Do we all have bad habits when it comes to brushing our teeth? Dental expert: The NHS recommends that you scrub your teeth for two minutes at once.

  • Brits should brush for 4 minutes twice daily in order to get rid of the most plaque
  • But, brushing twice daily could cause more harm that good. 
  • 25% of Brits don’t brush twice daily and nearly 3% suffer from tooth decay

A dental expert said that the traditional advice to brush your teeth twice daily for two minutes may not be correct. 

Brushing your teeth for four to five minutes is better, as it removes more plaque. 

According to Dr Josefine Hirschfeld (a lecturer in restorative Dentistry at the University of Birmingham), this is true. 

She also stated that brushing twice a day could actually cause more harm than good. 

It brings a brighter smile and banishes bad breath but is two minutes of brushing twice a day enough? A dental expert says people should instead consider brushing for up to four minutes twice a day to get rid of the most of the teeth and gum harming plaque

It makes your smile brighter and prevents bad breath. But is two minutes of brushing twice per day enough? Dental experts recommend that people brush for as long as four minutes twice per day to remove most of the plaque from their teeth and gums.


  • Use toothpaste to clean the brush head 
  • Hold the brush at a 45° angle
  • Turn on the electric brush, and move it tooth-to-tooth.
  • Move the toothbrush along the chewing surfaces of each tooth’s front, back, and chewing surfaces.
  • For several seconds, hold the toothbrush over each tooth’s surface. 
  • Don’t scrub too hard. You can just guide the brush over each tooth. 
  • Continue to clean each tooth for approximately two minutes. 
  • After you are done, rinse the brush with water and let it dry.

Source: Oral-B 

This is due to excessive brushing, especially when using toothbrushes with hard bristles or abrasive toothpastes, which can wear away the protective enamel and cause damage to the gums.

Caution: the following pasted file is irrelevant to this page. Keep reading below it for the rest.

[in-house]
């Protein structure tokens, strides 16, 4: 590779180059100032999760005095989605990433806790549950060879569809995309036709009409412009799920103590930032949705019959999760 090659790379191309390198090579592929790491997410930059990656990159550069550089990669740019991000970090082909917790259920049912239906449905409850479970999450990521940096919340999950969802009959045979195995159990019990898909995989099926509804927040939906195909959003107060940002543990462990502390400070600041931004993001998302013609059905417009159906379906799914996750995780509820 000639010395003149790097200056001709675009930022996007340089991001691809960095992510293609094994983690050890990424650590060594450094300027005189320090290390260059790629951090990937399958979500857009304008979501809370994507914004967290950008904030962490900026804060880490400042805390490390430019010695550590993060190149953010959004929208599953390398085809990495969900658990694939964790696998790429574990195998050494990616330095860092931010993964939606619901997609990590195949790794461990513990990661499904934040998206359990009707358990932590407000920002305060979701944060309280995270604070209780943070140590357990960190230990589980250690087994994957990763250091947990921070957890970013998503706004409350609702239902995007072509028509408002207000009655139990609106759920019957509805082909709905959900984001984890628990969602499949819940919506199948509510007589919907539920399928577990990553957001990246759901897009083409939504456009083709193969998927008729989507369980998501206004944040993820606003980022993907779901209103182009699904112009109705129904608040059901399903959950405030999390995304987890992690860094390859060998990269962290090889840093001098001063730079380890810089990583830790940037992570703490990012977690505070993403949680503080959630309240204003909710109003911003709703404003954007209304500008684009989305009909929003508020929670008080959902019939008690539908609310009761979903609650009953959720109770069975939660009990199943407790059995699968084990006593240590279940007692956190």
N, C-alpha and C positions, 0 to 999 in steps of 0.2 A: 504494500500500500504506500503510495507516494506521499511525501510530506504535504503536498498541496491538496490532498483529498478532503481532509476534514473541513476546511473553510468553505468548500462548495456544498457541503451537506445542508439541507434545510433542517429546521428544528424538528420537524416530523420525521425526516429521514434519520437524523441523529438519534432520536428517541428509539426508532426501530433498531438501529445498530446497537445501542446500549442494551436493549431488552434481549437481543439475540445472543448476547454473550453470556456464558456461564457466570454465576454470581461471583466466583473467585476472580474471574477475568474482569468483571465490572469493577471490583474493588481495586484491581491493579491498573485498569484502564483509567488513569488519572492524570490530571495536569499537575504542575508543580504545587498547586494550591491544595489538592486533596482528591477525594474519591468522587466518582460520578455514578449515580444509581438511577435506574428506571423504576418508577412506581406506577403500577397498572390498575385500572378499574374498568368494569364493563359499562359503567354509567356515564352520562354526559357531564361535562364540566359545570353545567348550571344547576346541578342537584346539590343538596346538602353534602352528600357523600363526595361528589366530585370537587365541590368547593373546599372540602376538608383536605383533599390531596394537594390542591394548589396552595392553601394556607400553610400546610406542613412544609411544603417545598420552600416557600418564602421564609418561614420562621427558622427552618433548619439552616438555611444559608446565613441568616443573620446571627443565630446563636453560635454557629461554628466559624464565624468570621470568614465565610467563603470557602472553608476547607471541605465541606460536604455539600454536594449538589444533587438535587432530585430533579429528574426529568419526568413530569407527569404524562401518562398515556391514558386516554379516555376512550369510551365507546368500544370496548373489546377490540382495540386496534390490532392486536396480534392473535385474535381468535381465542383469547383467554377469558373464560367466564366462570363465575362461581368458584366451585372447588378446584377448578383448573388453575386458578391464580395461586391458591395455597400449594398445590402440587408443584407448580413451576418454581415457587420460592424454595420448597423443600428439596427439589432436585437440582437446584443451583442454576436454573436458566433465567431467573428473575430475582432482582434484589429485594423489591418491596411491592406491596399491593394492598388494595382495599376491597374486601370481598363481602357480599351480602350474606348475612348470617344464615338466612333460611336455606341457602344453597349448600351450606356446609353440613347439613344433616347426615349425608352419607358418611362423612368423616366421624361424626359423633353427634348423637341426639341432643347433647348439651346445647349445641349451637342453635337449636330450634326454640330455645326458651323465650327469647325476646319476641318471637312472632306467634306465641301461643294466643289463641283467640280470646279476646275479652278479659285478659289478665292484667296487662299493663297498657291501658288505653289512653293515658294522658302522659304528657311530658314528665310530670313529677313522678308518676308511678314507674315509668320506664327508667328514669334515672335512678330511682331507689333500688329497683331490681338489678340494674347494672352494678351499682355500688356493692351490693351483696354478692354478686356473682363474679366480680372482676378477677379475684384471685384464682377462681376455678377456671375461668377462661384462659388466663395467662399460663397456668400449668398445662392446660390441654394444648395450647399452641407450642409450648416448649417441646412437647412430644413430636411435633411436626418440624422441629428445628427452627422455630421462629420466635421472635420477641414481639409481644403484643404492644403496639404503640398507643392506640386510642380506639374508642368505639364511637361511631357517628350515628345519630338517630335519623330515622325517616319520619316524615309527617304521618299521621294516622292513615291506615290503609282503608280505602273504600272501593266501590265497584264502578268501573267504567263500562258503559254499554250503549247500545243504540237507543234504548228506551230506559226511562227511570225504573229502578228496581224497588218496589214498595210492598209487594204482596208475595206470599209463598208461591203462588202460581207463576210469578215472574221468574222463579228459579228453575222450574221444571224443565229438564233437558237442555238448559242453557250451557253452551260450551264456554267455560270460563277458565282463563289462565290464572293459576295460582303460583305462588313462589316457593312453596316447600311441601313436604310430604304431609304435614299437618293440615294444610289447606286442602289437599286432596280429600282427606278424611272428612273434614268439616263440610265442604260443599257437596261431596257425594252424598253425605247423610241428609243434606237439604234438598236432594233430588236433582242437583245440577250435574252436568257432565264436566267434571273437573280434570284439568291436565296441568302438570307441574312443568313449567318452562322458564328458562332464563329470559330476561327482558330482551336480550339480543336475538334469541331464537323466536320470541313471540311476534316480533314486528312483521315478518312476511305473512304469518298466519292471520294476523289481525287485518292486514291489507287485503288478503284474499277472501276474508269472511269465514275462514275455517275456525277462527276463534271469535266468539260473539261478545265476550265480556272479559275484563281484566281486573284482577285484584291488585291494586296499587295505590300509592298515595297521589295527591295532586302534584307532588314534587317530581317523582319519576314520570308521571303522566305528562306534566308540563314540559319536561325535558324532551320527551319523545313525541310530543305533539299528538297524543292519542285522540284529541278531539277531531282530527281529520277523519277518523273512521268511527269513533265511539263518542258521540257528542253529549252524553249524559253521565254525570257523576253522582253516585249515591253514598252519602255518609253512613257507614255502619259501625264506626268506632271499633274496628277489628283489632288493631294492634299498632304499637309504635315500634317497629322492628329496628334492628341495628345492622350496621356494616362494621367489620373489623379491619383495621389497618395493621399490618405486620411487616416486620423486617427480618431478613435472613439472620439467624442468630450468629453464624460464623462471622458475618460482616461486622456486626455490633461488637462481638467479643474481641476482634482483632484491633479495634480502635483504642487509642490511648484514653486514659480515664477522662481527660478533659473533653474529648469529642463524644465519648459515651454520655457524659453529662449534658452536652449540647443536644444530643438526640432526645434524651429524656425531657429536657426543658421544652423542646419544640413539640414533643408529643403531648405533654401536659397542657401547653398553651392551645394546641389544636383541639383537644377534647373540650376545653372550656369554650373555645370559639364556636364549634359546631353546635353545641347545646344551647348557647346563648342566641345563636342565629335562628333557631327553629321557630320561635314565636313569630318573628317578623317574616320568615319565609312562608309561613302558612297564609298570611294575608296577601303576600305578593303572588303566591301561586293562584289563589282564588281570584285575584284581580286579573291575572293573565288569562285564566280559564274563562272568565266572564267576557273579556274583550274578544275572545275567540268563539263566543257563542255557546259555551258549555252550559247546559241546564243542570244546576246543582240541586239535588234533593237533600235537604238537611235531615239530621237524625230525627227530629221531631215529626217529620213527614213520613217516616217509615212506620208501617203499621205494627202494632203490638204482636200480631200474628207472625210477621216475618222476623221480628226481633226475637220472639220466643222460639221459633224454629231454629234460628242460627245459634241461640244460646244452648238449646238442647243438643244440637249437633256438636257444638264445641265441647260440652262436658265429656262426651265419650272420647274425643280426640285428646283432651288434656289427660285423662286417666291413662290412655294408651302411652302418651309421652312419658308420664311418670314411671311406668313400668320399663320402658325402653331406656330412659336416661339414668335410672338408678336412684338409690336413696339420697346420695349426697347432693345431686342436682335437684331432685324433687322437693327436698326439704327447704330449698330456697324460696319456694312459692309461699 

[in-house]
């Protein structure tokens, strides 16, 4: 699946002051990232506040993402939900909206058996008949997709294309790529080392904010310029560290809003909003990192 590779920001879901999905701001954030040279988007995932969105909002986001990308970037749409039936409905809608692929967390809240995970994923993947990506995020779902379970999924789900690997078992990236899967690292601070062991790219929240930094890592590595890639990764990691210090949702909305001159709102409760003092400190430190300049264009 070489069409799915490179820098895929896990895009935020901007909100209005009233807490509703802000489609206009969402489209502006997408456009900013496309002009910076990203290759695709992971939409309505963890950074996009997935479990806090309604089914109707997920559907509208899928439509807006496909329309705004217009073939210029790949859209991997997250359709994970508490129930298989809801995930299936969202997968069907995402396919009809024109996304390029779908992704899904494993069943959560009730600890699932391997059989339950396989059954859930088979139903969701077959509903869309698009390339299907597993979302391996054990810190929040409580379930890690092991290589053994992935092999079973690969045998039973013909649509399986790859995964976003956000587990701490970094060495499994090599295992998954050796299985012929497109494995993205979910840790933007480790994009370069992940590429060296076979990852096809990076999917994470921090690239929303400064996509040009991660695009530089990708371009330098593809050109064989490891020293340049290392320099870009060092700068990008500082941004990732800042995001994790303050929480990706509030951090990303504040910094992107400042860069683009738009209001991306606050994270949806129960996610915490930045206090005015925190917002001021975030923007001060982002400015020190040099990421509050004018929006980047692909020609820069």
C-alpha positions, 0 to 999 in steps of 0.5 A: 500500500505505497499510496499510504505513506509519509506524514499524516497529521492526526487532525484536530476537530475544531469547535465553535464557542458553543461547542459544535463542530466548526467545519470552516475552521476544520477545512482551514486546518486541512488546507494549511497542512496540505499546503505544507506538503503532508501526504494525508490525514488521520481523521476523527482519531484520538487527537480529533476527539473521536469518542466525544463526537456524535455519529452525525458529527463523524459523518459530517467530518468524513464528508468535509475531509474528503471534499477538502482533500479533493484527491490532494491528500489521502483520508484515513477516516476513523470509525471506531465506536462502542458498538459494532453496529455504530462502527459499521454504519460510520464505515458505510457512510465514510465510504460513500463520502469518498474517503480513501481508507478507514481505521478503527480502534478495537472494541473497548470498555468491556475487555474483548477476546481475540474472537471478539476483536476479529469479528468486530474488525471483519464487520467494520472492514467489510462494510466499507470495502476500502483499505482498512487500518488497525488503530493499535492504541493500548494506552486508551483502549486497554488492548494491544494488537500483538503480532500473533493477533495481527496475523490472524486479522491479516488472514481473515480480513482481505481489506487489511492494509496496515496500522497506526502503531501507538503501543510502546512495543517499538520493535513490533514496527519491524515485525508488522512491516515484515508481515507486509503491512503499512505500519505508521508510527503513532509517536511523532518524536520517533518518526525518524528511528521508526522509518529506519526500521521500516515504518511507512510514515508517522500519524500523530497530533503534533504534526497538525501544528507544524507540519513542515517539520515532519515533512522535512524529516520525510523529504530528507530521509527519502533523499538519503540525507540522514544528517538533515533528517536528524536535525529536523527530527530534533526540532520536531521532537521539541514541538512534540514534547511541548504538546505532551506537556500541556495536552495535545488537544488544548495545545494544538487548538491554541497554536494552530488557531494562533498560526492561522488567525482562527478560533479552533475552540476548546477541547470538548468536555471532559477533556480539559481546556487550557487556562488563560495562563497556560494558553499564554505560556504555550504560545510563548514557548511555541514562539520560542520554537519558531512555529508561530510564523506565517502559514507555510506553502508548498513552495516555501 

Britons have been told to brush their teeth for at least two minutes since the 1970s. This guidance is what the NHS recommends for healthy gums. 

Recent studies suggest that this is not enough to provide good dental hygiene.  

Dr Hirschfeld stated that while studies have shown that brushing for two minutes can reduce plaque, longer brushing was proven to be more effective.

Plaque refers to the sticky, yellowish-coloured or colourless film that forms on your teeth. It is formed by bacteria in your mouth. Plaque buildup can lead to gum disease and tooth decay if it is not removed. 

‘Current evidence suggests that spending more time brushing – each time you brush – leads to cleaner teeth,’ she wrote in The Conversation. 

“This is because we can clean our teeth more efficiently and reach those hard-to-reach areas with a longer brushing time.”

Dr Hirschfeld cautioned that brushing three times per day or more could cause damage to your teeth. 

She advised that you avoid brushing too often (such a twice daily rate) and that you don’t use abrasive toothpastes or brushes. This can cause damage to your teeth and gums. 

Your mouth may not be the only thing that is affected by poor oral hygiene. Poor oral hygiene has been linked to dementia and arthritis, according to some studies.

After it was revealed that one in four Brits had to do their own dentistry during the Covid lockdown, which saw many dentists close their doors, oral health in the UK was in the spotlight. 

The Oral Health Foundation, a dental charity, claims that 25% of Brits don’t brush twice daily and 31% suffer from tooth decay. 

About 90% of Americans have had at least one cavity.